Kunchur has made comments in his papers, in online discussions showing ignorance of EE "Signal and Systems", DSP course material, practical application to even PC Audio DAC available at the time of his experiments - much less the capability of industrial DAQ a physicist should be familiar with

 

and as a Physicist whose professional subject is superconductivity Kunchur is at best a serious amateur in Psychoacoustics


Any citations on these topics are welcome.

post #59 of 77
Quote:
Originally Posted by Cat Face View Post

I for one think Montgomery's video at xiph.org did an excellent job describing the temporal resolution of a bandlimited signal. It shows exactly how does the bandlimited signal and it's timing work with the samples and the filtering upon D/A conversion.

Yes, that video certainly does prove the point! I even handed it over on a silver platter when I listed the proof as starting at 21:55 into the video. Go to that spot, then watch as the spikes slide along smoothly at times that fall between the samples. If that's not absolute and total proof, I don't know what else to say!

As for the debunking at Hydrogen Audio, I think it's important for people not just to read stuff, but also to try to comprehend it. Admittedly, for those of us who don't follow advanced math, someone's explanation in a forum post might seem like an opinion, even when it clearly is in fact proof. There's also this from Post #52 above:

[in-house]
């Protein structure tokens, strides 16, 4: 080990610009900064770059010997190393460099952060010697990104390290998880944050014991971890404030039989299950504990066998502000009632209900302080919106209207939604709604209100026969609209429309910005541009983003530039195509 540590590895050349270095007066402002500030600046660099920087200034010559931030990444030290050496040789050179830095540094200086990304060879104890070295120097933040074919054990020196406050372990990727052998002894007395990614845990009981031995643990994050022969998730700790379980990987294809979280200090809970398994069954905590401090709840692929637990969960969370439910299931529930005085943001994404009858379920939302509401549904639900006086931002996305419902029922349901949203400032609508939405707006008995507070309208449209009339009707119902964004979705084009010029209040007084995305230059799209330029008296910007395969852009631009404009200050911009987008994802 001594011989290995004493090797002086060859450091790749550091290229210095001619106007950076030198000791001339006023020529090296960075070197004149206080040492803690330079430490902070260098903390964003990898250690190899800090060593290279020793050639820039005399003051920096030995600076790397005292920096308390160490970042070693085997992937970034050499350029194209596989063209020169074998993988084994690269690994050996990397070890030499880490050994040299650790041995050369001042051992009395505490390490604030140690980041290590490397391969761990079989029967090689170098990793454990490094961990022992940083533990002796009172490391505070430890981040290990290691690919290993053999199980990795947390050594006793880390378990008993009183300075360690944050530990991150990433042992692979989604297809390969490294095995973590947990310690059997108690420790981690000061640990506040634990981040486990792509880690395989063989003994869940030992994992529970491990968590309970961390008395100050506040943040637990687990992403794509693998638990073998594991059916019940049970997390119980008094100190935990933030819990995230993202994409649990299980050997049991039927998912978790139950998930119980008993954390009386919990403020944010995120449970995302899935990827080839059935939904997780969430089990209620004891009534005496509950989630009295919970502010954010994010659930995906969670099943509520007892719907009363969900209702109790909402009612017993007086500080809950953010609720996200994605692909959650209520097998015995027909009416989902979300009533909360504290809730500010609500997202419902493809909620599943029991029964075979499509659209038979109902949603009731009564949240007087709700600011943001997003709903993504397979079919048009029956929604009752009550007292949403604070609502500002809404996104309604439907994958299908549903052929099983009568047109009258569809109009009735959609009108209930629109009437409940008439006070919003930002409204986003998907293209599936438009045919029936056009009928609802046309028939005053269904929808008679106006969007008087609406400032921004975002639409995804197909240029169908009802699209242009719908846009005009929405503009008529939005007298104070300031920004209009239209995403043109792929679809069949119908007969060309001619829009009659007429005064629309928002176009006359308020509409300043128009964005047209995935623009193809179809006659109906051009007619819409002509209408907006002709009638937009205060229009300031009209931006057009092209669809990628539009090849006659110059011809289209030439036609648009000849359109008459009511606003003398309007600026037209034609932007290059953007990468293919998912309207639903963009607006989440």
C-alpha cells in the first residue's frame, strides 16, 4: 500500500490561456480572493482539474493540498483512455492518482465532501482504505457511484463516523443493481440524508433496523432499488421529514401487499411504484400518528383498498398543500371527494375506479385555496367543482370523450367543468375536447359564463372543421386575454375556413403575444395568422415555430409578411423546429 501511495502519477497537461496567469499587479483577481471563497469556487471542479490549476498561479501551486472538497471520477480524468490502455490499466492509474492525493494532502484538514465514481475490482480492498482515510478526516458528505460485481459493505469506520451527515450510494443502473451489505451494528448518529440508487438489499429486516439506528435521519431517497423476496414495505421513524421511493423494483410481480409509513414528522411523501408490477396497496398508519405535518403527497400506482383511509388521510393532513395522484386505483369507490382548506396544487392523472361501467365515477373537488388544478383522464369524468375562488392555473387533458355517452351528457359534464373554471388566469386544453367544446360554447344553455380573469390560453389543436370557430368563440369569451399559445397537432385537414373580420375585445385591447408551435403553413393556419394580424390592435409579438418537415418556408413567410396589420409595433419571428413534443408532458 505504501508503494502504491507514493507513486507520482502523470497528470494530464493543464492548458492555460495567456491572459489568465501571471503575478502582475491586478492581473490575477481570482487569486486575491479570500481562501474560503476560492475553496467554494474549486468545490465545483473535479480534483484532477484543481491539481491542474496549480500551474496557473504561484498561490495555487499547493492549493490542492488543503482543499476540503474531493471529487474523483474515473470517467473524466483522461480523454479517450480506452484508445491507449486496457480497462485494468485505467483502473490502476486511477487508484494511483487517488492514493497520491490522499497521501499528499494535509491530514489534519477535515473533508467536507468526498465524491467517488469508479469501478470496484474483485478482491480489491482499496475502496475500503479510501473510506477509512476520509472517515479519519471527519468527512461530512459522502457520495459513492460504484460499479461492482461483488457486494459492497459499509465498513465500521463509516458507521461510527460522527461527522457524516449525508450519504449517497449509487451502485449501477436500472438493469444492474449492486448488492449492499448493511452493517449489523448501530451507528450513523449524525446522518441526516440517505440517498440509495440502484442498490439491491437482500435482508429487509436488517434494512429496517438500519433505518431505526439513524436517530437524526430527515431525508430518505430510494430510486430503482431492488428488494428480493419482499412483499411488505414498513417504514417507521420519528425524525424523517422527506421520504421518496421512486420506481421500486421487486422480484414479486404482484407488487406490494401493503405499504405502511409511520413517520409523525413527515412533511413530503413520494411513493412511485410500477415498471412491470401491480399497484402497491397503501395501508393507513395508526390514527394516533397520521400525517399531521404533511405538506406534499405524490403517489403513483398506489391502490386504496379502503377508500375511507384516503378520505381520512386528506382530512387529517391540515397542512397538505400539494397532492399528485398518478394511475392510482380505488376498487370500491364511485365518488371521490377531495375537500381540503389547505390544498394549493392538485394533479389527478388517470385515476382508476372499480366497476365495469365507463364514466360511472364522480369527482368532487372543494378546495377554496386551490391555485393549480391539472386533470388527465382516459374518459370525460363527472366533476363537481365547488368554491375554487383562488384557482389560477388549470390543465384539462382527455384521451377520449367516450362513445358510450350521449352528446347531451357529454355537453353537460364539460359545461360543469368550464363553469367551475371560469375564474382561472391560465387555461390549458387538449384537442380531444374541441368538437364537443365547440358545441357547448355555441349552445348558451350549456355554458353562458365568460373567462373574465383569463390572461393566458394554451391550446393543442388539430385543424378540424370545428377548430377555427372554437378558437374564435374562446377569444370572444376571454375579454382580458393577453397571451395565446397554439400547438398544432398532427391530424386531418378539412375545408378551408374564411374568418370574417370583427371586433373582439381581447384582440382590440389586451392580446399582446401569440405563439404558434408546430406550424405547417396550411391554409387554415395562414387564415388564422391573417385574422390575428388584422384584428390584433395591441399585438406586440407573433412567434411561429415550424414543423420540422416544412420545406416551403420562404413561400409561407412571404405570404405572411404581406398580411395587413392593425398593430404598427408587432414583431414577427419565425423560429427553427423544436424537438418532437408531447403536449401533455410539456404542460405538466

'Authoritative' doesn't even come into it; a peer-reviewed journal article can be flawed, and this is independent of whether the flaw is described in Nature or written on the back of a napkin.

--Ethan
post #60 of 77
Quote:
Originally Posted by EthanWiner View Post


Yes, that video certainly does prove the point! I even handed it over on a silver platter when I listed the proof as starting at 21:55 into the video. Go to that spot, then watch as the spikes slide along smoothly at times that fall between the samples. If that's not absolute and total proof, I don't know what else to say!

As for the debunking at Hydrogen Audio, I think it's important for people not just to read stuff, but also to try to comprehend it. Admittedly, for those of us who don't follow advanced math, someone's explanation in a forum post might seem like an opinion, even when it clearly is in fact proof. There's also this from Post #52 above:

'Authoritative' doesn't even come into it; a peer-reviewed journal article can be flawed, and this is independent of whether the flaw is described in Nature or written on the back of a napkin.

--Ethan


I understand that you and many others are satisfied with the information provided by the video--that's fine. I don't have anything to add to what I've already posted, so I'm going to leave it at that, I'm not trying to provoke anyone. I do wish you'd take my word for it that I have watched that video before, more than once.

I consider the question of high resolution audio research to be ongoing, and I will follow its further developments with interest.

Thank you for all the tips, references, and information, it's much appreciated.